Tea? Totally. Part I.

But not Teetotal

Since we talk here about brewing, does tea fit? Tea is brewed, of a fashion. Well, steeped really, but let’s not be technical. For once.

I always liked tea and probably started drinking it even before coffee, in my early or mid-teens.

My first memory is drinking it in my grandmother’s flat in Montreal: tea with honey cake, or roly-poly, or poppy seed cookies. We took it plain, no milk or sugar. In later years I might add milk, but for many years drink it plain again.

50-60 years ago in Montreal, the type we drank, as in most of Canada then, was orange pekoe. Until recently I never knew exactly what orange pekoe was, other than being a black tea. Green tea was familiar to us too, at Asian restaurants, but not used at home.

Looking into this, I found an excellent description at Lady Baker’s Tea, in Prince Edward Island, Canada.

In part it states:

First of all orange pekoe is not an orange-flavoured tea nor in any way associated with the orange fruit!

… [it is] a classification of black tea based upon the origin of the leaf. To be classified as pekoe, the tea must be composed purely of the new flushes – a flush being the leaf bud plucked with two youngest leaves. (Any other leaves produce teas of lower quality.)

So…the orange pekoe term refers to a grade of black tea based on the size of leaf and its location on the tea plant.

The site has good additional discussion with links to further information.

The orange pekoe taste I recall in in the 50s and 60s was dominated by a floral note, both the taste and scent. However, I can’t recall the brand(s) we used.

I asked my mother, whose memory is excellent generally, but she can’t recall either. It might have been Red Rose, always popular in Canada, or Salada, or another brand.

Until recently the orange pekoes I’ve tried in Toronto, including some well-known UK imports, seemed somewhat different. There is an earthy tone, even slightly smoky. I like this too, but it’s not quite as I remember it.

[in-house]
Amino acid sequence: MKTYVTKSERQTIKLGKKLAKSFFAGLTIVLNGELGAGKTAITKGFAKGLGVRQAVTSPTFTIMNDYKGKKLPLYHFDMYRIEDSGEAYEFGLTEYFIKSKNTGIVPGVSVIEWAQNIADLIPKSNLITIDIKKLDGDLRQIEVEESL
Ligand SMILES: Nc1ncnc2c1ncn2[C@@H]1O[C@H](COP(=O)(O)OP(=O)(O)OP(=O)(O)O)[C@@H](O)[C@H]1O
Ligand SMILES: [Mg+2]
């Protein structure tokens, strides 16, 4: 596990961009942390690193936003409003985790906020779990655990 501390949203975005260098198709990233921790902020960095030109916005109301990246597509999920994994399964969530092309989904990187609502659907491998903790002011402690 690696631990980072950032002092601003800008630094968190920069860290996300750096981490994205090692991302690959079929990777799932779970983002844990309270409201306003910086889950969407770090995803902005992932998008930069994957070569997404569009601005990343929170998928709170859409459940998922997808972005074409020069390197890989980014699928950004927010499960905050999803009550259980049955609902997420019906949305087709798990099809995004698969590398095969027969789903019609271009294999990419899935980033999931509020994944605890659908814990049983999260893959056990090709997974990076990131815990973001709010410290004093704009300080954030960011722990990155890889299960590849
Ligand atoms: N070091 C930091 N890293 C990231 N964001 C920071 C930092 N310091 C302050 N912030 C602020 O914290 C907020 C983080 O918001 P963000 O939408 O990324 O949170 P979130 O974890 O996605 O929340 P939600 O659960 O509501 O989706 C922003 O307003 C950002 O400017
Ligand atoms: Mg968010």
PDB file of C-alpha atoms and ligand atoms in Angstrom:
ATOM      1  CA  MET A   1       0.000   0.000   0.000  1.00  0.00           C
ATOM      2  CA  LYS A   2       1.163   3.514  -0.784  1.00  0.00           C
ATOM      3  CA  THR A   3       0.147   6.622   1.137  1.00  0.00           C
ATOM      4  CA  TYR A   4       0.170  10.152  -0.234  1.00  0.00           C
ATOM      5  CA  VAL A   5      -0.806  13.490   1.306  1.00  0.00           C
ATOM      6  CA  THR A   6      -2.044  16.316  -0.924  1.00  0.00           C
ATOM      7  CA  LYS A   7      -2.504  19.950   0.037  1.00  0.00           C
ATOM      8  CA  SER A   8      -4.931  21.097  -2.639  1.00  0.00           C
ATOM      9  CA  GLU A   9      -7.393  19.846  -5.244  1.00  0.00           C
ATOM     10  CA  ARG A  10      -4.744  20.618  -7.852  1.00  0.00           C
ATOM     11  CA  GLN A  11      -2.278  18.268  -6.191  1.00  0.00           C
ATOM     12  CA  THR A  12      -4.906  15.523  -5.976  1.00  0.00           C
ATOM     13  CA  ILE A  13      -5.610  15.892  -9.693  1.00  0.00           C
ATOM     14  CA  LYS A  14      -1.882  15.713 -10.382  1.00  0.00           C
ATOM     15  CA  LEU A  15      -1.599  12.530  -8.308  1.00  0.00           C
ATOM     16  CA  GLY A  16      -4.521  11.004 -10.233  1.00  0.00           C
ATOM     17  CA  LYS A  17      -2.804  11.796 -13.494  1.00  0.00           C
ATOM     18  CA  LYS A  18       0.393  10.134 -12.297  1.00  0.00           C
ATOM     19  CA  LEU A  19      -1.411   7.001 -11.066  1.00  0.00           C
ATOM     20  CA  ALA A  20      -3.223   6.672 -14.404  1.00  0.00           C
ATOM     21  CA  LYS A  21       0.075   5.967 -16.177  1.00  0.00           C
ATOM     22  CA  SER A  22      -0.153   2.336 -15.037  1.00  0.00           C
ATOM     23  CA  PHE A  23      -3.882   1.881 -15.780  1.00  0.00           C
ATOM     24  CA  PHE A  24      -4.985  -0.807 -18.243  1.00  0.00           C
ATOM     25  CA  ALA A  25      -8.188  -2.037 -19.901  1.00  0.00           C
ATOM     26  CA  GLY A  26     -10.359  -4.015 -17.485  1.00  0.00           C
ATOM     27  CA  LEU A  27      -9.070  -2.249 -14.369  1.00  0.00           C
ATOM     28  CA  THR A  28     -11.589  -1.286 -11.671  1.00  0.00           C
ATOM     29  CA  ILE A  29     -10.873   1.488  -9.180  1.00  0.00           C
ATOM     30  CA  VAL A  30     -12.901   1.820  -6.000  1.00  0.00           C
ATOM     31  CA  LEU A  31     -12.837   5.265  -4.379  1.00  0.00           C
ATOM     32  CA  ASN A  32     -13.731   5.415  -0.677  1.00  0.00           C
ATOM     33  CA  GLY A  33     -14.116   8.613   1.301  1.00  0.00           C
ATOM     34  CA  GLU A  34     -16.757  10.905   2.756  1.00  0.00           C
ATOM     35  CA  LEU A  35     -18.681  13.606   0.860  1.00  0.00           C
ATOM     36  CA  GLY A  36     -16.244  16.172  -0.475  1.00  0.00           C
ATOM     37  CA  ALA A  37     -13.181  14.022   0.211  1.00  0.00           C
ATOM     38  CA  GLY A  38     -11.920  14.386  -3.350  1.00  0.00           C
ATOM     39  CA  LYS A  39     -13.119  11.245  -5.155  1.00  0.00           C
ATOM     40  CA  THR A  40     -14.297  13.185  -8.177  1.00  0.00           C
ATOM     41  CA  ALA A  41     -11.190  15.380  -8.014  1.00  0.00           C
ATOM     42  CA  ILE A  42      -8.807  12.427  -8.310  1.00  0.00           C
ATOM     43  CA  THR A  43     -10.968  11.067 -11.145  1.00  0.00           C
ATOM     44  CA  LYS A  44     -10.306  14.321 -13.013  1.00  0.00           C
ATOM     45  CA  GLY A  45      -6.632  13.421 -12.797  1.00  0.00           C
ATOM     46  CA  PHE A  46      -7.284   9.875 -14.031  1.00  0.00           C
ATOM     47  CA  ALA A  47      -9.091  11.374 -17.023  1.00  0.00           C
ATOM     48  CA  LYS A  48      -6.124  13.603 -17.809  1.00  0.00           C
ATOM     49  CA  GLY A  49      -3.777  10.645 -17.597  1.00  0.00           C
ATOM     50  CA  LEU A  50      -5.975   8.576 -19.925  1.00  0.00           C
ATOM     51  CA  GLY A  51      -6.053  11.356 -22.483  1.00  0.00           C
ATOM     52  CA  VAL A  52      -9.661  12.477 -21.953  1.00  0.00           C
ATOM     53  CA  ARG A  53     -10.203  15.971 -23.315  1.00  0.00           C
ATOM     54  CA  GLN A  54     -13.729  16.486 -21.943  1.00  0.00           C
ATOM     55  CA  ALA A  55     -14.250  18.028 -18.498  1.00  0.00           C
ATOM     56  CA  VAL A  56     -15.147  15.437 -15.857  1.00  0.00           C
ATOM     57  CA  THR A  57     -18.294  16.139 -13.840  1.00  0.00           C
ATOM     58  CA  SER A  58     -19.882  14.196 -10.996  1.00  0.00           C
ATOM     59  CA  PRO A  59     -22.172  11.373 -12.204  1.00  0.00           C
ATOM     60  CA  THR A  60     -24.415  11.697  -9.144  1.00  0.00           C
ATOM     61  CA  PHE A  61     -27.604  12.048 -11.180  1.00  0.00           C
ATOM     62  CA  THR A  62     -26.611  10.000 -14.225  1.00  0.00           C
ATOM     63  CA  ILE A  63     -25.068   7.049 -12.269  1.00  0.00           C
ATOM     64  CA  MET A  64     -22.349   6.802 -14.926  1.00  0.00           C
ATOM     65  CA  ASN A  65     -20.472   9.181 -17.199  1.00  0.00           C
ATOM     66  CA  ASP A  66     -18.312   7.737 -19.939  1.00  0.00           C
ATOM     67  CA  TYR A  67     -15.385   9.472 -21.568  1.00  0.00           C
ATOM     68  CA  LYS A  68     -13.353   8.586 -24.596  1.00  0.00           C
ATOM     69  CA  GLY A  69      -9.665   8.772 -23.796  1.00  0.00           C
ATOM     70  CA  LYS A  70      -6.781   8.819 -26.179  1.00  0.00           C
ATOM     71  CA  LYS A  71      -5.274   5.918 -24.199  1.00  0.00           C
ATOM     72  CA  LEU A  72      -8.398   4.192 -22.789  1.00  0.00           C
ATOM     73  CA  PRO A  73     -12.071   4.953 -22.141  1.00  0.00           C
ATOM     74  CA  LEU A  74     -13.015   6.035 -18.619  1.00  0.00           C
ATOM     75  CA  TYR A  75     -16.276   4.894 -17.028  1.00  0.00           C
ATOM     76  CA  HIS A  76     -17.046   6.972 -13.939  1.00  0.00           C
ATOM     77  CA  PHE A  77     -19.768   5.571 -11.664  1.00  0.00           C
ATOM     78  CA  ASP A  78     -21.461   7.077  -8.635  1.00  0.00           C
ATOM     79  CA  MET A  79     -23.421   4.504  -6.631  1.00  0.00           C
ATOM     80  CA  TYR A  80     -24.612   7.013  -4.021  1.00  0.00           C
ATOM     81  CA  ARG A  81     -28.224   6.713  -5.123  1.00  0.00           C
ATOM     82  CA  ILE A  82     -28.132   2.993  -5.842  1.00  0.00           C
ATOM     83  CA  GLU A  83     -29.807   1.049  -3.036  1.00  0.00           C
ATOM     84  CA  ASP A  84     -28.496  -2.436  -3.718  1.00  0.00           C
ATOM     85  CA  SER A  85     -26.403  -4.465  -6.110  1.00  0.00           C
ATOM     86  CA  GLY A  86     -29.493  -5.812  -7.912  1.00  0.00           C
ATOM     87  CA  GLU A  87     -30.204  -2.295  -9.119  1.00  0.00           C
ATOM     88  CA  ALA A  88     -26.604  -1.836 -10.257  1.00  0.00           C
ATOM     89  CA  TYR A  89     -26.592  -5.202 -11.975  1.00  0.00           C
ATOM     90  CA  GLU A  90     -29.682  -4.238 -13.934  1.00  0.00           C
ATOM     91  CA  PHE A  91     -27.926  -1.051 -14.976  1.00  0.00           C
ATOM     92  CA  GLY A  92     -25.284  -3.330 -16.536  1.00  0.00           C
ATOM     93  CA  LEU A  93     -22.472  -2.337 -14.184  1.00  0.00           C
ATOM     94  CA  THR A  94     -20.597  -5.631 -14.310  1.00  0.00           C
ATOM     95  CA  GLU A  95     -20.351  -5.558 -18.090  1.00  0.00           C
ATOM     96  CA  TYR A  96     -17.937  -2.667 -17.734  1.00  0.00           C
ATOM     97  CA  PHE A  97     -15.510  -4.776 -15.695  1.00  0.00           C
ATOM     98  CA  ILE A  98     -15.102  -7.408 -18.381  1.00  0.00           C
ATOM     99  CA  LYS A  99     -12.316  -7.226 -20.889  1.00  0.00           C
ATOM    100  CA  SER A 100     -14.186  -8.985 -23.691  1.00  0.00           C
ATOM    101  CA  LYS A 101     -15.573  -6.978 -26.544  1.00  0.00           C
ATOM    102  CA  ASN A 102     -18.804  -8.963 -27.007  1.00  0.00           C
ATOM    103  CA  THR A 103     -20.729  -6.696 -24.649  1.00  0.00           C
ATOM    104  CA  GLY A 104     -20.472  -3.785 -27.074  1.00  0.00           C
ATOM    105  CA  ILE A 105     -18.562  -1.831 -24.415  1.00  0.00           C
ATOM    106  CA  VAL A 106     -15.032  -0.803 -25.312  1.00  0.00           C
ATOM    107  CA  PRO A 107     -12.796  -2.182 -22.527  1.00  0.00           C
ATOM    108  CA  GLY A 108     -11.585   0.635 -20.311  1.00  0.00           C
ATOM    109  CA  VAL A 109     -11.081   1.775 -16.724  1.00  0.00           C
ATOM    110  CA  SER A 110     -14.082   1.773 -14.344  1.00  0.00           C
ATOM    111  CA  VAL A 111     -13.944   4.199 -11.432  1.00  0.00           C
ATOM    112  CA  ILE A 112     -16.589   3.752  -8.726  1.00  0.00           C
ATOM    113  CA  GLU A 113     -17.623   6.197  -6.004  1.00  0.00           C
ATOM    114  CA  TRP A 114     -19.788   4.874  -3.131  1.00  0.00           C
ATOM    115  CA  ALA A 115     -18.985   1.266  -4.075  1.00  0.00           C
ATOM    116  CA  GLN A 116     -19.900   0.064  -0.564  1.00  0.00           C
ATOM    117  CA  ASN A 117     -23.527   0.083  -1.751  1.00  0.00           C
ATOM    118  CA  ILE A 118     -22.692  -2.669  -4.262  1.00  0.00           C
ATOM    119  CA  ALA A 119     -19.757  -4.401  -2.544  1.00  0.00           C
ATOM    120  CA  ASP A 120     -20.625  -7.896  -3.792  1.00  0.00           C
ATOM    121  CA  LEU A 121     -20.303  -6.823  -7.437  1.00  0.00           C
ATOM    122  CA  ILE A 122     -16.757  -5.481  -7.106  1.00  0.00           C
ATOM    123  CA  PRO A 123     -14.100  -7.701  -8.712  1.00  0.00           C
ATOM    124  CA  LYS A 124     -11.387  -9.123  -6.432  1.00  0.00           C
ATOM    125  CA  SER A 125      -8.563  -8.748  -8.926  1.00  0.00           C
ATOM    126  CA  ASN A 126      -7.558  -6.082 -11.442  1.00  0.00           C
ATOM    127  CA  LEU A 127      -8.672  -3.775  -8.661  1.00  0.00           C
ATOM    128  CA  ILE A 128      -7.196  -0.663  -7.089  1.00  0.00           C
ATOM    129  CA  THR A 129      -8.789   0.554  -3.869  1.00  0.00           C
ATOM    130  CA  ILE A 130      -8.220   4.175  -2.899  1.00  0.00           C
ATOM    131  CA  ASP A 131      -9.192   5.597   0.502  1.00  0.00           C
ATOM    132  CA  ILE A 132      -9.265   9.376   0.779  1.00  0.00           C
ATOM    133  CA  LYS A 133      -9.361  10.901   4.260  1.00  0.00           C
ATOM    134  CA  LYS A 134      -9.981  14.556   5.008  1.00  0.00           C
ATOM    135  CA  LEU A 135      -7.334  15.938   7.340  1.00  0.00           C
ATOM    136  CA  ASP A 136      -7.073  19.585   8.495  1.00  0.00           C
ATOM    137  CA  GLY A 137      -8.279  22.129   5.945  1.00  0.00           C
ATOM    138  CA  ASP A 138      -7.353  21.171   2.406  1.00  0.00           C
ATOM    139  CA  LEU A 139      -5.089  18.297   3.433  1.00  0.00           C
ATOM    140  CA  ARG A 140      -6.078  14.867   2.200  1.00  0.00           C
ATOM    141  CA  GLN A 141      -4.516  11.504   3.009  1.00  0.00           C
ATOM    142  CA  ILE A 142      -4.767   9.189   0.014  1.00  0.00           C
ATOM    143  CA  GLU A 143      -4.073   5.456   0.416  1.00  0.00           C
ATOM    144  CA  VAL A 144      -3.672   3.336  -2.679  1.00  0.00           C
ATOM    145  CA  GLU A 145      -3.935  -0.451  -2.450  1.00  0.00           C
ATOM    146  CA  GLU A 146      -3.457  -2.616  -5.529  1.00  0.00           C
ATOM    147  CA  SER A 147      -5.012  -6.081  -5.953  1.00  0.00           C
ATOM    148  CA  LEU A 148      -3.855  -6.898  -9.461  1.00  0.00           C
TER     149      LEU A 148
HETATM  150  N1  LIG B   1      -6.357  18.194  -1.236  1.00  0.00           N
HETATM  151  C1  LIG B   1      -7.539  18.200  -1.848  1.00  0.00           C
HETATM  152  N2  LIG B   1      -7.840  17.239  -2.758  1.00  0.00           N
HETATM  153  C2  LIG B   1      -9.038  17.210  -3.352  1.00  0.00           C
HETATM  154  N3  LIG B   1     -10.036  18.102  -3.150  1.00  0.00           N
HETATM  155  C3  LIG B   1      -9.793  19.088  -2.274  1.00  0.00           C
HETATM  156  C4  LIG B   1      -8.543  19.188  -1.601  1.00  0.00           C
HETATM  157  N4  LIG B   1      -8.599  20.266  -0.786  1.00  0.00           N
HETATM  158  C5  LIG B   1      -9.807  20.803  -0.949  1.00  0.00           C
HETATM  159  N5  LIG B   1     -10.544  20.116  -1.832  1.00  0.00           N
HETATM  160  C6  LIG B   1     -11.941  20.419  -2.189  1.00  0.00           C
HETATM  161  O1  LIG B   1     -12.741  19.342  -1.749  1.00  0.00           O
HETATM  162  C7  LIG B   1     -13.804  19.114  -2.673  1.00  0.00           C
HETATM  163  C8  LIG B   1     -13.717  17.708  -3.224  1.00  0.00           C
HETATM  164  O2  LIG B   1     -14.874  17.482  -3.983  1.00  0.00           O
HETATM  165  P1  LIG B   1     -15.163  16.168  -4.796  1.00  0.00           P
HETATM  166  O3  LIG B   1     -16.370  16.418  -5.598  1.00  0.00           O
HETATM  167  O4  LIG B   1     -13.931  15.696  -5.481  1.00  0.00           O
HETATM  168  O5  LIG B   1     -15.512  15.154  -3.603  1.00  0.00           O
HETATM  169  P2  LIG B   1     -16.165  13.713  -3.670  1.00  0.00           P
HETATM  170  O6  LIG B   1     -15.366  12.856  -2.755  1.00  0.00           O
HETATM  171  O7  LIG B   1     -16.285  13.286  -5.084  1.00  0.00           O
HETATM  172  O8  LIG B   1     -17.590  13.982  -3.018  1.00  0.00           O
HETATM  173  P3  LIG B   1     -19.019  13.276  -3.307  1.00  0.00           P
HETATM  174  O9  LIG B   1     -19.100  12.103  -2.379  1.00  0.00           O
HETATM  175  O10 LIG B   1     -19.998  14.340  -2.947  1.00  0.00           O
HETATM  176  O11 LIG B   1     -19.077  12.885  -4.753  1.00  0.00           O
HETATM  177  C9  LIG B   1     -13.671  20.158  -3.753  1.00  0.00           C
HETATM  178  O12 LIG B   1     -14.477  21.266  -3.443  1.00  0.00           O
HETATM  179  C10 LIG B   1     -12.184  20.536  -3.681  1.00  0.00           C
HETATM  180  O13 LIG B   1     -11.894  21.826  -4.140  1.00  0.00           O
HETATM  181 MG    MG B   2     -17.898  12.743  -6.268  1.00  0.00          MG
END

I did finally find the taste I remember, but first an interlude.

An American’s impression of English ways with tea was recorded back in 1832. Zachariah Allen was from a prominent Rhode Island family. He made a pilgrimage to England as many Anglo Americans (his term) did in the 19th century.

His memoir The Practical Tourist records the trip and is full of engaging detail. Upon landing in Liverpool, his first impressions were anti-climatic. Buildings looked similar to those in the main American cities, and people dressed and spoke similarly.

Later in England he might note differences in accent and vocabulary, here and there. He makes no reference to a distinctive accent in Liverpool, which makes me wonder if the way the Beatles spoke developed later on.

The buildings were coloured differently, he said. Pervasive coal smoke had a darkening effect vs. the brightly painted American structures.

Slowly he unpacks further differences, like tea service. You may read it here, but summarizing, in America the tea came hot and ready made in the cup.

In Liverpool, one was presented with a box of different teas from which to make a selection. The guest had to place his tea in a freshly rinsed teapot, into which the waiter poured hot water from a  flagon.

Allen is confused what to do but finally twigs, in part. He selects a few strands from the box and puts them in the teapot. The water duly goes in (the waiter saying nothing) but the tea emerges useless, barely coloured.

Allen on his next try took a much bigger quantity of leaves, but this produced a black tannic drink also undrinkable.

Allen later became a noted industrialist, inventor, and benefactor of Brown University. A man of that stripe wasn’t likely to muff his third try with the tea, and he didn’t. Thenceforth he knew the drill.

He noted too the English habit to mix green and black tea, not done in America, he said. This is not generally practised today, I believe (anywhere), which is interesting.

As to my quest for a Proustian taste of tea-youth, quite by accident recently I found it. Emerging with a cup of tea and a muffin from a local coffee shop, the tea had the floral note I remember. Looking at the triangular bag, the tag read Sloane Breakfast Tea. It’s a Toronto-based tea merchant.

This website describes the various brands, and I plan to stock up on Breakfast soon.

Although I am quite happy with the tea of our time, it’s good to know I can get this other taste, one I remember from Sunday afternoons visiting grandparents on rue Esplanade. Now all I have to do is get the roly poly. Hmmm.

Se our  Part II.




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